The word collaboration is hackneyed in AV — but, I feel we need keep using it as it does, in fact, define a trend in business. People want to connect, share and work in groups — whether they are in-person or working via the Internet. Many would argue that Barco started all this, in AV at least, with their wireless collaboration system ClickShare, but, truth be told, it has been around in AV forever — thanks to Extron, Crestron, Kramer, AMX, FSR and the like. They’ve been building systems that allow people to connect in meetings for years.
And, then came video connectivity via videoconferencing. It took FOREVER to catch on in our industry, but that’s thanks to network-based VTC’s like this from Cisco, Polycom and even Skype, connectivity outside the room became a reality.
But, these two systems — the room connectivity and the video connectivity – were separate; and, maybe only connected via a control system. But, bot truly integrated.
Sure, movements in Unified Communications (UC) have helped connect them but, in reality, these are mostly desperate systems as well.
Like most of you, I first saw the Prysm Visual Workplace when they were literally marketing their Laser Phosphor Display (LPD) tile walls. I was impressed with the colorimetry of the system, but, more impressive, was the software that was behind it – and that wasn’t what they were pushing at the time. I think they accidentally stumbled upon something color than cool with their software platform.
Oh, and, before I go on, NO Prysm is not paying me to write this.
Prysm eventually realized what they had in their Visual Workplace and recently started marketing it as a stand-alone product — it’s a software platform and it can run on anything. In fact, at ISE, they had it running on their own LPD wall but also had it on an Avocor collaboration board too. That’s a good idea and, in my opinion, they should run with hat and sell it too — but, I digress.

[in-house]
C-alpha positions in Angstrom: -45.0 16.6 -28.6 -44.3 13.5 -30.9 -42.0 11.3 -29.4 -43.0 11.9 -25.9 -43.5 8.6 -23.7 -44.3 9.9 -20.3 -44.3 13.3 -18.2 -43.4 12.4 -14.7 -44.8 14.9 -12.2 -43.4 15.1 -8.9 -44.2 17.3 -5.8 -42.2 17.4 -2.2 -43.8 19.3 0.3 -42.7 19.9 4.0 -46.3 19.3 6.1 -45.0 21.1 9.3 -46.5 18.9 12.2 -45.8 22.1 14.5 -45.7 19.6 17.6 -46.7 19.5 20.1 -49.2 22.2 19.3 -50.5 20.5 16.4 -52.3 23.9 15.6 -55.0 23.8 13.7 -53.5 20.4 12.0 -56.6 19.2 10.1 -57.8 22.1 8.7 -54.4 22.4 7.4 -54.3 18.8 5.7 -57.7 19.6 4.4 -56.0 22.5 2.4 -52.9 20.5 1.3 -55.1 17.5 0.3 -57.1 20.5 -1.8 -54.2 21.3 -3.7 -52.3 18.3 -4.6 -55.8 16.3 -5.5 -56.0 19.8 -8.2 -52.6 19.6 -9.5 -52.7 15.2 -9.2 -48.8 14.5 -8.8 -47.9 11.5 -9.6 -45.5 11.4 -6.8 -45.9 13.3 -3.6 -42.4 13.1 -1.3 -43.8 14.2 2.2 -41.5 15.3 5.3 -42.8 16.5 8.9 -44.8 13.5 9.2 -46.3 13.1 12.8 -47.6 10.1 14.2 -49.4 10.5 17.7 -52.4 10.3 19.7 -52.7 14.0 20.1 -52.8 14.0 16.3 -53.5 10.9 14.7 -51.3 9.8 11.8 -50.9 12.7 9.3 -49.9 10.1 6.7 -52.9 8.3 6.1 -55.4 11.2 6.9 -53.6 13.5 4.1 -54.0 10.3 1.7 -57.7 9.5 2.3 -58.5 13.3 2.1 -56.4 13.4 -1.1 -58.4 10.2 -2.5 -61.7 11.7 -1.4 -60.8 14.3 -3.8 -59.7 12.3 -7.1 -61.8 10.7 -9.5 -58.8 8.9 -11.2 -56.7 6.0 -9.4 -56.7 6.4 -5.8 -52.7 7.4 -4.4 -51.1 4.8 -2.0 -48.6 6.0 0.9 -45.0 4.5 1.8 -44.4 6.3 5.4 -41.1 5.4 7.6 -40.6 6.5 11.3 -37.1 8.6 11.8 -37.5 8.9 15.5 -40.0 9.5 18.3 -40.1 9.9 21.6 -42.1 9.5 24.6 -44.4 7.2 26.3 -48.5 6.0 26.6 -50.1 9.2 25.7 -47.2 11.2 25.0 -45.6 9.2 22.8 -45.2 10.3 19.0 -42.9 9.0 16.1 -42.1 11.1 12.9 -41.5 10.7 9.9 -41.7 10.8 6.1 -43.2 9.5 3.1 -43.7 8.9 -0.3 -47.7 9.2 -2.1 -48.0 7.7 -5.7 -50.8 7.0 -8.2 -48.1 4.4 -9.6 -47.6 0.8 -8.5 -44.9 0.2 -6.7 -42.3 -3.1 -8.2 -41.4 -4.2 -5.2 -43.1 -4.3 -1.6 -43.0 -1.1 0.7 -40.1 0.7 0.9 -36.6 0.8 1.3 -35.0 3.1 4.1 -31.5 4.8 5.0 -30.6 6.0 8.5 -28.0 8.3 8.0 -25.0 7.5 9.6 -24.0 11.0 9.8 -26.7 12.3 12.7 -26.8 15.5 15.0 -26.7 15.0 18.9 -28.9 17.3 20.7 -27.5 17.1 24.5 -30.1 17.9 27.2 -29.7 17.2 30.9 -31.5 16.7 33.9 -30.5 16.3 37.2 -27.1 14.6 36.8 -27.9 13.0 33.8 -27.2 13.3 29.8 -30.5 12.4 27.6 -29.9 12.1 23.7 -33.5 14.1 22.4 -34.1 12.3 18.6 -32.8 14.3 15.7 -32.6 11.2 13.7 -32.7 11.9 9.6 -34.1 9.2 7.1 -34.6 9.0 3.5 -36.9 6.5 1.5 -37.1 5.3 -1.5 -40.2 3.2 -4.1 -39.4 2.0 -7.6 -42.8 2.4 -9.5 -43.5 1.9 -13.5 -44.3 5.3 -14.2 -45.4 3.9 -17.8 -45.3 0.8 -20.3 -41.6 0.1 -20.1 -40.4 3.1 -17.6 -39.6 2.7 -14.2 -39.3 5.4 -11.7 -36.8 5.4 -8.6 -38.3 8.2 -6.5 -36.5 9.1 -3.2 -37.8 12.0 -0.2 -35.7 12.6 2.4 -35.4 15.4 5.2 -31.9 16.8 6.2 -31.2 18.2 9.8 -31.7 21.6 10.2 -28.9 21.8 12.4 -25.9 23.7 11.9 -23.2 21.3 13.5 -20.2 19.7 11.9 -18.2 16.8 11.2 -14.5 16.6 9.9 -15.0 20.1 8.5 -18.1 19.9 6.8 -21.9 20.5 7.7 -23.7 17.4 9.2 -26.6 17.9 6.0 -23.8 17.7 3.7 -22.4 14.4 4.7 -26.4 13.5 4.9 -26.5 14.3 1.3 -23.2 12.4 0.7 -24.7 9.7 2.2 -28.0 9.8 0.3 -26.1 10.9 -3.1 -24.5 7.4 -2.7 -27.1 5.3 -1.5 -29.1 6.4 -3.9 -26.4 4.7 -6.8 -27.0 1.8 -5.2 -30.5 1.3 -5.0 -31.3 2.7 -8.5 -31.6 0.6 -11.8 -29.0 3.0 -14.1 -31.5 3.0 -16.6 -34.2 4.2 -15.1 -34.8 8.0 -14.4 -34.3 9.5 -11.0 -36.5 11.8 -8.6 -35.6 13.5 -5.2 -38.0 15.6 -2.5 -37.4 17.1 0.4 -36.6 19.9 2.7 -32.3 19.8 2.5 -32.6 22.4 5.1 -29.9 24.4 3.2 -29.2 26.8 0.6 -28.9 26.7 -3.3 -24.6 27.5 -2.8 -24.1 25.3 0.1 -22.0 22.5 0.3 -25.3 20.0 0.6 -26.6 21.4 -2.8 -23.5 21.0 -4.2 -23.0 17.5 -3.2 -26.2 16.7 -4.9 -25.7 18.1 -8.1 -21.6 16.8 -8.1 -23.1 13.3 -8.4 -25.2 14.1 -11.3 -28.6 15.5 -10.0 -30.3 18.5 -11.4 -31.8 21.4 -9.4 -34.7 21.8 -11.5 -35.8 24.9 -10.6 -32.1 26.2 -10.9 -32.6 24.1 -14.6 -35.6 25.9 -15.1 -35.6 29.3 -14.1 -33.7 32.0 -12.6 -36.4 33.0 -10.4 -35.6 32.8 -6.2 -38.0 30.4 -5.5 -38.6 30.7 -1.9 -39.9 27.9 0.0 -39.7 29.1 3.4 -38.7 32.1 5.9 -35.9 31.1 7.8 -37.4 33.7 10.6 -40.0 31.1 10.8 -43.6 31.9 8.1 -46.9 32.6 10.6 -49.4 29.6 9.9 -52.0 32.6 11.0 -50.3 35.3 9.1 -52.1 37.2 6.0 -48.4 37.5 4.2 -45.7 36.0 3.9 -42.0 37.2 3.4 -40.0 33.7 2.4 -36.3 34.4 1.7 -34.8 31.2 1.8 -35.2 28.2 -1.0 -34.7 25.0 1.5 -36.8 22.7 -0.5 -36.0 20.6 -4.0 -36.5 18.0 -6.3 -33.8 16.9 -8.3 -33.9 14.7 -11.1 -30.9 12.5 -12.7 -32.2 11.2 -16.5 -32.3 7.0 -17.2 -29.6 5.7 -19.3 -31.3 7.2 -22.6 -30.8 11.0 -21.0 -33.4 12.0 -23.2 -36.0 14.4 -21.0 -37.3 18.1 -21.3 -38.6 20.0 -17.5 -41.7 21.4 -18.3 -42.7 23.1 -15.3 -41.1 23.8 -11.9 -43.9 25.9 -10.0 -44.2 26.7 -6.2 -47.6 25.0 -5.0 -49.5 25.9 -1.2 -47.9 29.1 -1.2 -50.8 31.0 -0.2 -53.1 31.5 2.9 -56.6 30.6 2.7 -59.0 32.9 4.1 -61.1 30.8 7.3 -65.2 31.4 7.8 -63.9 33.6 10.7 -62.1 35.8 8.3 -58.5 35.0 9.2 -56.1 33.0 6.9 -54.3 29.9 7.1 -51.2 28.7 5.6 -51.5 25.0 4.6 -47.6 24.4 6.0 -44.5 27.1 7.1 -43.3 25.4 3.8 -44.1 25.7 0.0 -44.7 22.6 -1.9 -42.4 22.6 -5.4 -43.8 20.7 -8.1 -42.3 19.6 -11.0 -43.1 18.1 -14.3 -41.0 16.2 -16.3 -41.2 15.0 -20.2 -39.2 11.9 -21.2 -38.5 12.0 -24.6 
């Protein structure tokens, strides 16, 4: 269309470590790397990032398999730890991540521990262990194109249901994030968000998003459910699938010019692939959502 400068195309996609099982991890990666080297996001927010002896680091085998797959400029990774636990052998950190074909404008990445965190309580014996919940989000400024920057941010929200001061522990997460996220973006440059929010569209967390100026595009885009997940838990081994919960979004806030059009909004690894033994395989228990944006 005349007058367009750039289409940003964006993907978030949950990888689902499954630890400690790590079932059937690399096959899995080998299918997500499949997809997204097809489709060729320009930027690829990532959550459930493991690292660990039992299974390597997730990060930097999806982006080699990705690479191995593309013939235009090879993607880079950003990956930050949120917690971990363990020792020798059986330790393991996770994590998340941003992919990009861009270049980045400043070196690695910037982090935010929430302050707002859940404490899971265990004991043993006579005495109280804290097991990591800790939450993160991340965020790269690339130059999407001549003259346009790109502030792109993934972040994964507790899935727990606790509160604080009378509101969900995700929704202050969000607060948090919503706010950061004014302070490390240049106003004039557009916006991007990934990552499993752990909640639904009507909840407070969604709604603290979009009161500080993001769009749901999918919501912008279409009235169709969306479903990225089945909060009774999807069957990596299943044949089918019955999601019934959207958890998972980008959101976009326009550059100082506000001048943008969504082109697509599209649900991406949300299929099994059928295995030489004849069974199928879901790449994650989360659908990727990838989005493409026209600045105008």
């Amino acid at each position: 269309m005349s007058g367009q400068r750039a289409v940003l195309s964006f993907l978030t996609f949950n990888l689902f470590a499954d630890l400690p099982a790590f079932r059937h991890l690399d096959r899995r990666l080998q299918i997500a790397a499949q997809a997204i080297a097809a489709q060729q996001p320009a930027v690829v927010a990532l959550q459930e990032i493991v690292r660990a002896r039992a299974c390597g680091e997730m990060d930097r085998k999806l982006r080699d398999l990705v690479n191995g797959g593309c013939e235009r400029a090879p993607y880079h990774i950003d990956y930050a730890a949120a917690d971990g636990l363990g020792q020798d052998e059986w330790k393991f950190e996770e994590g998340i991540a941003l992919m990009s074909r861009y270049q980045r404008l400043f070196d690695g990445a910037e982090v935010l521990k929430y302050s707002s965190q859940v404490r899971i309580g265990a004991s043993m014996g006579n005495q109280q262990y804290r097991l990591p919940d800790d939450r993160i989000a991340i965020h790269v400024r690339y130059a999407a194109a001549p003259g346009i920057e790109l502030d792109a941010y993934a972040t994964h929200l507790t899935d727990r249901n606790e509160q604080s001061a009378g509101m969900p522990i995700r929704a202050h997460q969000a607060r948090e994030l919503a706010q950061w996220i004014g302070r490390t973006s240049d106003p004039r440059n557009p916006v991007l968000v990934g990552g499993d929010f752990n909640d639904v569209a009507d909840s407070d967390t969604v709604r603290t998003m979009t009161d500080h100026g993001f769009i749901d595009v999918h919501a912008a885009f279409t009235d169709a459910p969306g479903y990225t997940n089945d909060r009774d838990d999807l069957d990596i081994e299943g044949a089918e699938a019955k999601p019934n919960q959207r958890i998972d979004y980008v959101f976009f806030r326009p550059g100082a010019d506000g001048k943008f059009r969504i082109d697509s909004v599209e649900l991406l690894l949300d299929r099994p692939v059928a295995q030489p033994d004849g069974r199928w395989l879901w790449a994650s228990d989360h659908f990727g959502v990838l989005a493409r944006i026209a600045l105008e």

The Prysm Visual Workplace combines all of your content, applications and communication tools together into a single “digital canvas.” A digital canvas? I’ve been preaching the gospel of this digital canvas concept for years — I think this is the future of AV. Not 1920×1080 or 3840×2160 images — but digital canvases that are infinite in size but you display whatever parts of it you want to — when you want to. I’ll write more about this in the future, but, for now, there are only a few companies in the entire AV universe who get this concept — one of them is Prysm! The others? Well, kudos to Mersive and Nueva.
Back to Prysm. It all starts with their Application Suite — it allows for ANYONE to connect (yes, even iOS, Windows, Mac, Android, Chrome, Google, and on and on and on users) then collaborate with ANY software tool they are using on ANY display (big, small or even smartphone-sized) and meet, virtually. Each connected user sees whatever part of the digital canvas hear she wants to see or can see it all — just has if they were in a Prysm room — or any room filled with displays as, remember I said this earlier, the Prysm Visual Workplace works on any display technology — not just their own.
Still don’t get it? Well, that’s because you likely have a hard time selling software — more on that in a moment, but, in the meantime, watch these two videos that explain it all:
So, now you get it?
Here’s the kicker — you’d be selling software. That has never been done in AV — not universally. We, as an industry, have a tough time selling software. Ironically, your customers buy software all the time and they understand that sales process — and, since Prysm’s is SaaS-based, it really should be a no-brainer. But, truth is, most of the time, you probably don’t even mention it — unless it’s bundled in with the hardware (like the Interactive Whiteboard or Collaboration Board market is — that’s just software on a touchscreen, by the way). But, since it’s packaged together with hardware, we sell the heck out of it — Wainhouse says we will sell $1.4 Billion worth of it in 2018, in fact.
Prysm gets that though — they are selling their software suite bundled with the hardware — so you can buy (or sell) it other as a stand-alone suite of software or bundled with a Prysm Display.
I knew I would eventually write this story following my demo of the suite at ISE earlier this year. As I mentioned earlier, Prysm had it bundled and working on a few different third-party hardware products, in addition to their own. A giant light-bulb went off in my head and I immediately realized this is the ultimate, so far, digital canvas and collaboration space. And, if you watched that video, above, you should “get it” too. This is amazing stuff.
So, I called Prysm and asked what their plans were with this stuff and where did they see this market going. Here’s a podcast I did earlier this week with Psysm CMO Paige O’Neill where she explains their concept — it sounds very familiar to me.
But, can you sell software?
I sure hope so. She describes all this as the Prysm Digital Workplace (instead of using the term collaboration) for all the same confusing reasons described in the beginning of this piece. I think that’s good descriptor. But, no matter what it’s called, or how you sell it, it’s, currently, the best complete collaboration system on the market — it’s collaboration on steroids.